Stories from Scott 2

Your story matters. You matter.

September 15, 2016

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Kimberlin leads driven life in the business office, on the track

During the day, Maurica Kimberlin works hard at her desk at the Scott County School District 2 business office. She compiles the time cards turned in by employees, checks the payroll information for accuracy, deposits employee contributions into their health care savings accounts, and handles all the extracurricular accounts at Scottsburg High School.


“I’ve always enjoyed my job,” Kimberlin said, who has worked for the school district for more than four decades. “It’s interesting work.”


When the workday ends, the grandmother of six comes home to her 1966 Oldsmobile 442, a car she has raced on the straightaway pavement in increments of one-eighth of a mile. The classic muscle car has a four-barrel carburetor, four-speed transmission, and dual exhaust, making it perfect for drag racing as the car accelerates to 60 miles per hour in about six seconds.


“My husband is a motorhead. He taught me how to drive,” Kimberlin said about her starts in drag racing more than 40 years ago. “I can do the straight strip. I never got into the dirt track racing.”


Racing became a family activity for Kimberlin, her husband, and their children. The family would spend time at the racetrack — the children would stay in the pits as mom or dad raced the family’s Oldsmobile.


“He did it mostly,” Kimberlin said about driving the car during a race. “It was whenever I wanted to.”


When the family was not racing the car at the Ohio Valley Dragway, the family drove the car to work, school, and wherever they needed to go. It was their family car, and Kimberlin drove it every day to work at Scottsburg High School, where she was a secretary in the front office before working at the central office.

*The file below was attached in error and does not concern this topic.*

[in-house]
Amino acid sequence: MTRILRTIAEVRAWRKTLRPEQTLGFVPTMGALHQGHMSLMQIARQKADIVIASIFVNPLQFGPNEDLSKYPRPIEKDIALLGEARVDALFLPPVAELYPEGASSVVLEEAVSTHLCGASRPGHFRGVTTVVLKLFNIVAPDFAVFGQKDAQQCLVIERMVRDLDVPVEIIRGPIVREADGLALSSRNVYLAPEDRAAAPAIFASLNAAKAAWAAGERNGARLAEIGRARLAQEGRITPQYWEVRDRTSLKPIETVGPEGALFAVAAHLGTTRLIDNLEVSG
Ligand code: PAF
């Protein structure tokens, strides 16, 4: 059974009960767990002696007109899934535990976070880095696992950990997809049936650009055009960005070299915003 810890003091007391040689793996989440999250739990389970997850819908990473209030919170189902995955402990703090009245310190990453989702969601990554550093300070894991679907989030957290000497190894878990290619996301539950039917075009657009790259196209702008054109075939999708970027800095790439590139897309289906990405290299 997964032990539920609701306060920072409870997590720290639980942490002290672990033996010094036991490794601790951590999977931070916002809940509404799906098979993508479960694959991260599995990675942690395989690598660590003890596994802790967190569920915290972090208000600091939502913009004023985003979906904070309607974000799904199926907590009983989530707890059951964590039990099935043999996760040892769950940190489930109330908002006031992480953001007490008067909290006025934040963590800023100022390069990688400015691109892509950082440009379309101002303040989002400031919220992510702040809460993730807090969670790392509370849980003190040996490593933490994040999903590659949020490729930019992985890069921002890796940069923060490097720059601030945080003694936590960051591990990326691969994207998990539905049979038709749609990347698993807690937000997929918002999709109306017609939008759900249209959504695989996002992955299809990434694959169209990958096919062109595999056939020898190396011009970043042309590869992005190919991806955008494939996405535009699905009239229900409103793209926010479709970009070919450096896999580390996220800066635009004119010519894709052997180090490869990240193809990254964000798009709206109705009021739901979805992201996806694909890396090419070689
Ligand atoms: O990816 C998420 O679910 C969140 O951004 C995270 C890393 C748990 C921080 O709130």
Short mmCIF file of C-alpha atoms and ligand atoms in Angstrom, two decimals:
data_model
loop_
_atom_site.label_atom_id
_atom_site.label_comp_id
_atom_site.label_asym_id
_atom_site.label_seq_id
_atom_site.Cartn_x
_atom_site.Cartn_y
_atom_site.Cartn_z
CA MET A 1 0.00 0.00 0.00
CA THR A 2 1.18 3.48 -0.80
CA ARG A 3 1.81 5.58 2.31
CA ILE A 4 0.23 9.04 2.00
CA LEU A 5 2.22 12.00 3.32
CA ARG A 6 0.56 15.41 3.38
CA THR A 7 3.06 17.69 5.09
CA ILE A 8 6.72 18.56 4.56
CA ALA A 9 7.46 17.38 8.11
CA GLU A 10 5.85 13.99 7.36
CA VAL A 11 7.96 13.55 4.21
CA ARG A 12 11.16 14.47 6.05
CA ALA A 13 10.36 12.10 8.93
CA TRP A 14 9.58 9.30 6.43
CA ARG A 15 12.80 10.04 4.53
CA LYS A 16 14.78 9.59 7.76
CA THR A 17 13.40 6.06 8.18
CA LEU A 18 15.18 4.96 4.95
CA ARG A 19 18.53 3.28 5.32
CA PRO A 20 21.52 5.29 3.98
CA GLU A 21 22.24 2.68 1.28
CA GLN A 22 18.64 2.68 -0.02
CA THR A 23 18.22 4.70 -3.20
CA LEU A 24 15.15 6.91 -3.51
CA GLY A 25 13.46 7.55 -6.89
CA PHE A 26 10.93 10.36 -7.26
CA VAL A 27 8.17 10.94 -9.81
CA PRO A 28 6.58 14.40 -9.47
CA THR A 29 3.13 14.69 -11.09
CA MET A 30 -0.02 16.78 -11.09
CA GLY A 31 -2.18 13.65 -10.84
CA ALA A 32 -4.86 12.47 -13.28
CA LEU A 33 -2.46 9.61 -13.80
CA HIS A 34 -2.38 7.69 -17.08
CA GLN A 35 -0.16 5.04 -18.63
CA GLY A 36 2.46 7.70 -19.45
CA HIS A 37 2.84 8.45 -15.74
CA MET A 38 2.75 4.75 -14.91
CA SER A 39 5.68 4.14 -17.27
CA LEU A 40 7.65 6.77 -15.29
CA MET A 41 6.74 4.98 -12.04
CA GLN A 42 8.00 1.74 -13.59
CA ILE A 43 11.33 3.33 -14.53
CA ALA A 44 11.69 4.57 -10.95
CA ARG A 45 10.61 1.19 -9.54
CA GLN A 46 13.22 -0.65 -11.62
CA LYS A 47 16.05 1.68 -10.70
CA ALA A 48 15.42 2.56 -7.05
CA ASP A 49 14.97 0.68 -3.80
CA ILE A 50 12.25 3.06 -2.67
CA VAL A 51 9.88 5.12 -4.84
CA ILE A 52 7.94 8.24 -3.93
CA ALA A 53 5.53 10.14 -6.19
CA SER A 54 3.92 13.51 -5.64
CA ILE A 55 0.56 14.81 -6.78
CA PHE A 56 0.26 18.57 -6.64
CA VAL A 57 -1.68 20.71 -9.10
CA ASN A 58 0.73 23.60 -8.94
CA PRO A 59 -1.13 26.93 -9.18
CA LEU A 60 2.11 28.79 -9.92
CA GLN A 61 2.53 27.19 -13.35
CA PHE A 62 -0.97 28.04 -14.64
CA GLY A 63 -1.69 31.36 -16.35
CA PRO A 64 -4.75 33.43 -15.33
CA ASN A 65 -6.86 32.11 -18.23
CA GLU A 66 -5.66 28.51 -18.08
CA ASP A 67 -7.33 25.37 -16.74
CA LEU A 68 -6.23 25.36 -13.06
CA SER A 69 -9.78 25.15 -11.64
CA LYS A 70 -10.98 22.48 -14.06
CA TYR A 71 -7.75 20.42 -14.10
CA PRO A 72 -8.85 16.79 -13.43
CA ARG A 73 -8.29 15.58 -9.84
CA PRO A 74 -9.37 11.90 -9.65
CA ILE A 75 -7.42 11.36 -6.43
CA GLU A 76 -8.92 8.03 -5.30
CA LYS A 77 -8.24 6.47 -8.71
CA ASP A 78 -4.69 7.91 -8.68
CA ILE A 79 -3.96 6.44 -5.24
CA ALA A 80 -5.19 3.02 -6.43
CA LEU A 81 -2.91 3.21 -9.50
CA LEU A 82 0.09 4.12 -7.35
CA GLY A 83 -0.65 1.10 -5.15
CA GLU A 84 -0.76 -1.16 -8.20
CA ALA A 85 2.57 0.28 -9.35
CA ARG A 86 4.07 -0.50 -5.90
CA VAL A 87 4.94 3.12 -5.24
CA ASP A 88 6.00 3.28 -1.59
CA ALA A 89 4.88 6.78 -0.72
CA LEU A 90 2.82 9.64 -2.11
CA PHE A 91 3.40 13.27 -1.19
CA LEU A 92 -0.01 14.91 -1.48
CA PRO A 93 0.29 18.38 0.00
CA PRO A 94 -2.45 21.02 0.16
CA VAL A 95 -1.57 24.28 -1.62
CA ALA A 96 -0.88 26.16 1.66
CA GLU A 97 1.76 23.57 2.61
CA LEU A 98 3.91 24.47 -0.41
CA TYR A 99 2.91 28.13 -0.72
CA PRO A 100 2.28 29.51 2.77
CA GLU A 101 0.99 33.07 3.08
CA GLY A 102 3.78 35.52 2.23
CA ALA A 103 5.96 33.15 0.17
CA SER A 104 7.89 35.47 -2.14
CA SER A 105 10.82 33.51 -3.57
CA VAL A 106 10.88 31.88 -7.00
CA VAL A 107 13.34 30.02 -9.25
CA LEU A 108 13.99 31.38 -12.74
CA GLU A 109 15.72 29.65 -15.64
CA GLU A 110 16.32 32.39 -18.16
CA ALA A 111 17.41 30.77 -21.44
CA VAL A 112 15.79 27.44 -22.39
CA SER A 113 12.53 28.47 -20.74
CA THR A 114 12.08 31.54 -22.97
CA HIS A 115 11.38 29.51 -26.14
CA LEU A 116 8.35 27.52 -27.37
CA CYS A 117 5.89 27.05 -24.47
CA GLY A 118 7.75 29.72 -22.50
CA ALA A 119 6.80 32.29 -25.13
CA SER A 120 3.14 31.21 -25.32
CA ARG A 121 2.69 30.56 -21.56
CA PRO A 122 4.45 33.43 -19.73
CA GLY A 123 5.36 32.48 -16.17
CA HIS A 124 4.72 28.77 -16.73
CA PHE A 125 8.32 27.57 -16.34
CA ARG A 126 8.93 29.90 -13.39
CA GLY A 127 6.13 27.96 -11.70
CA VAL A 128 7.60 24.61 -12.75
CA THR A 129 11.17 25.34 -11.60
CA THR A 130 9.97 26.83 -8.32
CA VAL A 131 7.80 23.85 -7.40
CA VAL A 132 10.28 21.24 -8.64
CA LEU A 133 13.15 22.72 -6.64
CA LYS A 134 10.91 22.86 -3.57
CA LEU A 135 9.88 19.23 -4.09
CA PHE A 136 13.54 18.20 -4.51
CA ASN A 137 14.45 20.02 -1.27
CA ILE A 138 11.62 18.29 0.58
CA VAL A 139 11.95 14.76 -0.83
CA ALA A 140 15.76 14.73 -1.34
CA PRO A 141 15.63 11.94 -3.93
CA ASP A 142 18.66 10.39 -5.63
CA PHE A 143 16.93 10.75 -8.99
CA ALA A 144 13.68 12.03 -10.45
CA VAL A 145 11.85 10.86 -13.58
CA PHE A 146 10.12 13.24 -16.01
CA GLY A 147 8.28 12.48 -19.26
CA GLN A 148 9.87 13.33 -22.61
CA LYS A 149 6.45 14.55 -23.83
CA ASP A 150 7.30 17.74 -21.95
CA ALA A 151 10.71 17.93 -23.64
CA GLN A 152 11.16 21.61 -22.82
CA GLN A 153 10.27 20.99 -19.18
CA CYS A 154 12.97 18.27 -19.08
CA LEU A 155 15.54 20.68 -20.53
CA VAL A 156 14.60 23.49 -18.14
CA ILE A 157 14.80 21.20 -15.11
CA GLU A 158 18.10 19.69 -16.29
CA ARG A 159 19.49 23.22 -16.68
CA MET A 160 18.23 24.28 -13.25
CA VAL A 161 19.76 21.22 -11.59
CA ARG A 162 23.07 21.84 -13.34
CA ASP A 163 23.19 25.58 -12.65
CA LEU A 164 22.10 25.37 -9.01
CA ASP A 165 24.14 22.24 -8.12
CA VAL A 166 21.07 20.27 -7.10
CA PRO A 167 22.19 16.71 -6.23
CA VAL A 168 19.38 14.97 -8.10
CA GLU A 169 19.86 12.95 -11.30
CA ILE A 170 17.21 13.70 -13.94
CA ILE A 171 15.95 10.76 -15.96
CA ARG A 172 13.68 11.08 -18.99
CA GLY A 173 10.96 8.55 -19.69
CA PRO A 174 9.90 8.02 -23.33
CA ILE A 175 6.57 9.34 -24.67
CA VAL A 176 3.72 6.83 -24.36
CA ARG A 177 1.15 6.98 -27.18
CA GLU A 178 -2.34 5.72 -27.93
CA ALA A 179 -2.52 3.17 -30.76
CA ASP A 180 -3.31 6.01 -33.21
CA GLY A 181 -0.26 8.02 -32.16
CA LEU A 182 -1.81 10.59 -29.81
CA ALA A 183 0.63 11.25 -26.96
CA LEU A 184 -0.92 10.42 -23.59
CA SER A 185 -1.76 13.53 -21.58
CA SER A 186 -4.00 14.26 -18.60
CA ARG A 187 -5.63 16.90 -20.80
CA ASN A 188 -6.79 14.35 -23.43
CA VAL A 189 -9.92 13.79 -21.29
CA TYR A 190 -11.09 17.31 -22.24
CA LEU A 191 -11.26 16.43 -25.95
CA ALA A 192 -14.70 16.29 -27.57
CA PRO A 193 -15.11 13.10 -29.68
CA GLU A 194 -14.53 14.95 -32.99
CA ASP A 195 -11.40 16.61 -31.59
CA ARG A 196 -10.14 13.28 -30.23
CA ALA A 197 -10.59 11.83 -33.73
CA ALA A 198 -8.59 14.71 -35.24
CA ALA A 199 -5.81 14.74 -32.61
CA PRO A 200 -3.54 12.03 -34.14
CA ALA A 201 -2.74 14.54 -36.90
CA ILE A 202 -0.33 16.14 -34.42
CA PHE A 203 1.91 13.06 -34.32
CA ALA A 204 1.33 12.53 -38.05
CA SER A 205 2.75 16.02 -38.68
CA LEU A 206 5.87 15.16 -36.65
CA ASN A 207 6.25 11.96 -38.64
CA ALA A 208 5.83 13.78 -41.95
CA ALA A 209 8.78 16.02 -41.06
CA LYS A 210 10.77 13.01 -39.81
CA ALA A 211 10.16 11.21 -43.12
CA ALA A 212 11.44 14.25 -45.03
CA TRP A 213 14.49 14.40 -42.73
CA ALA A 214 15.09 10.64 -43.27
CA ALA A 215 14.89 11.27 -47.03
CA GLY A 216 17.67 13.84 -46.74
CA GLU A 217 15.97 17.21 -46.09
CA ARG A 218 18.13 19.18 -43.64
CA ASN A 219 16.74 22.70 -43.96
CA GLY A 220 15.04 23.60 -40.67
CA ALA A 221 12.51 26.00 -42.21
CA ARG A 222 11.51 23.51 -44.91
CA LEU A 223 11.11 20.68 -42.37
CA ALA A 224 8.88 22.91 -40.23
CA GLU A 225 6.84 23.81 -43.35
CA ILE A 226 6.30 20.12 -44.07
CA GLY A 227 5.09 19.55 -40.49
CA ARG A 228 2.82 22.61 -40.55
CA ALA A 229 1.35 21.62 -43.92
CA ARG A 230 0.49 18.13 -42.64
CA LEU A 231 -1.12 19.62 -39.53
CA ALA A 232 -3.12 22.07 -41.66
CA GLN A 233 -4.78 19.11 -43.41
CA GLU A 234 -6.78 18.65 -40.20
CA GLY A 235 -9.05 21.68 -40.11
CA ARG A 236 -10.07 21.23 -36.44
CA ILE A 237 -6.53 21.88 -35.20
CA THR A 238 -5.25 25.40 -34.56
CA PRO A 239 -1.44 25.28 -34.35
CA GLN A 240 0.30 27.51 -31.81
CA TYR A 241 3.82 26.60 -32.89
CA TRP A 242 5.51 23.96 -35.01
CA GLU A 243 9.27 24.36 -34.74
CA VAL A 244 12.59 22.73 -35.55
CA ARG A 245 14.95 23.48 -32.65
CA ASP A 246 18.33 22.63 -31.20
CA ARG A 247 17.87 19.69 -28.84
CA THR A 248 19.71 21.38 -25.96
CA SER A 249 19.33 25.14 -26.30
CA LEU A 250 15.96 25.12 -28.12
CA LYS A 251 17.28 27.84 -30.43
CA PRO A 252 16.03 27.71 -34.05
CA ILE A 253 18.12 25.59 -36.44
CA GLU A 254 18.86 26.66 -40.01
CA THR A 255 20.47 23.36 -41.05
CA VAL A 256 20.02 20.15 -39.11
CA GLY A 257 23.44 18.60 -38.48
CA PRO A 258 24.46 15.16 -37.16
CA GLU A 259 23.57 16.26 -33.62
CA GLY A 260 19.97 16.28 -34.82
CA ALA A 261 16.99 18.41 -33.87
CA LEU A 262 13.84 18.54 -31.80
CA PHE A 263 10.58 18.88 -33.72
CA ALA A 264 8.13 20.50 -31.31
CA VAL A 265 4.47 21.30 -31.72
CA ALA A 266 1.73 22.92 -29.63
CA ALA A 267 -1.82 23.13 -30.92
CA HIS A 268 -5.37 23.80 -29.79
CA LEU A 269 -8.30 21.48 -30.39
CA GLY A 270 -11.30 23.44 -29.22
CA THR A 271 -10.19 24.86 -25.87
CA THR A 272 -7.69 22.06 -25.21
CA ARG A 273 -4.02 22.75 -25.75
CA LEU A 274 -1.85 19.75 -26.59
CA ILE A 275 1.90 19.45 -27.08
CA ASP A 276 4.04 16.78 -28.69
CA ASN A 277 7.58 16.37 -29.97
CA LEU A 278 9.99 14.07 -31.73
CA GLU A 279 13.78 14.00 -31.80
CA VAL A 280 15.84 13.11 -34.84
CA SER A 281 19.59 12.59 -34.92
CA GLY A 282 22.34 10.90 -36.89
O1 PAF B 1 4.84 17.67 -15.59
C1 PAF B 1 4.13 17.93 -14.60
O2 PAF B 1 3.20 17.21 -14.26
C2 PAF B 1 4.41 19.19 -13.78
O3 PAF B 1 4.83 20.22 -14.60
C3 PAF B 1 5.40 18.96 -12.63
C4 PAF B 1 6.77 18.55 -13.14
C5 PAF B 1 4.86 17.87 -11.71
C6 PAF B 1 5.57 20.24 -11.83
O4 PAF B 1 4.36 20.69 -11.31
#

“The students would say, ‘It’s pretty sad when the hottest car in the parking lot belongs to the secretary.’,” Kimberlin said with a laugh. “It was the only car I had.”


Not only did Kimberlin’s car shine on and off the track, but her car also helped her catch some juveniles who stole her son’s car and were joyriding it around Scott County.

One morning before school, Kimberlin’s son, Chris, noticed his car was missing from the family’s driveway. The family called the authorities and reported the theft before heading to school and work that day more than 20 years ago.


As Kimberlin was heading to SHS, she saw her son’s stolen car headed toward her on State Road 356. The drag racer inside of Kimberlin kicked into gear as she took on this high-speed challenge. Using the horsepower and the torque of her 442, Kimberlin caught up with the juveniles behind the wheel of her son’s car. The teenagers tried to lose her as they turned on Slate Ford Road, but Kimberlin’s quick reflexes kept her son’s car in her sights. The pursuit eventually ended in a corn field, and the joyriders abandoned the car and took off on foot into the field.


“The car was not damaged. They stopped it before going too far into the corn field. We were able to get his car back,” Kimberlin said.


Today, Kimberlin and her husband take the family’s classic car to shows and cruise-ins rather than racing it down the straightaway. They share their love of automobiles with their grandchildren.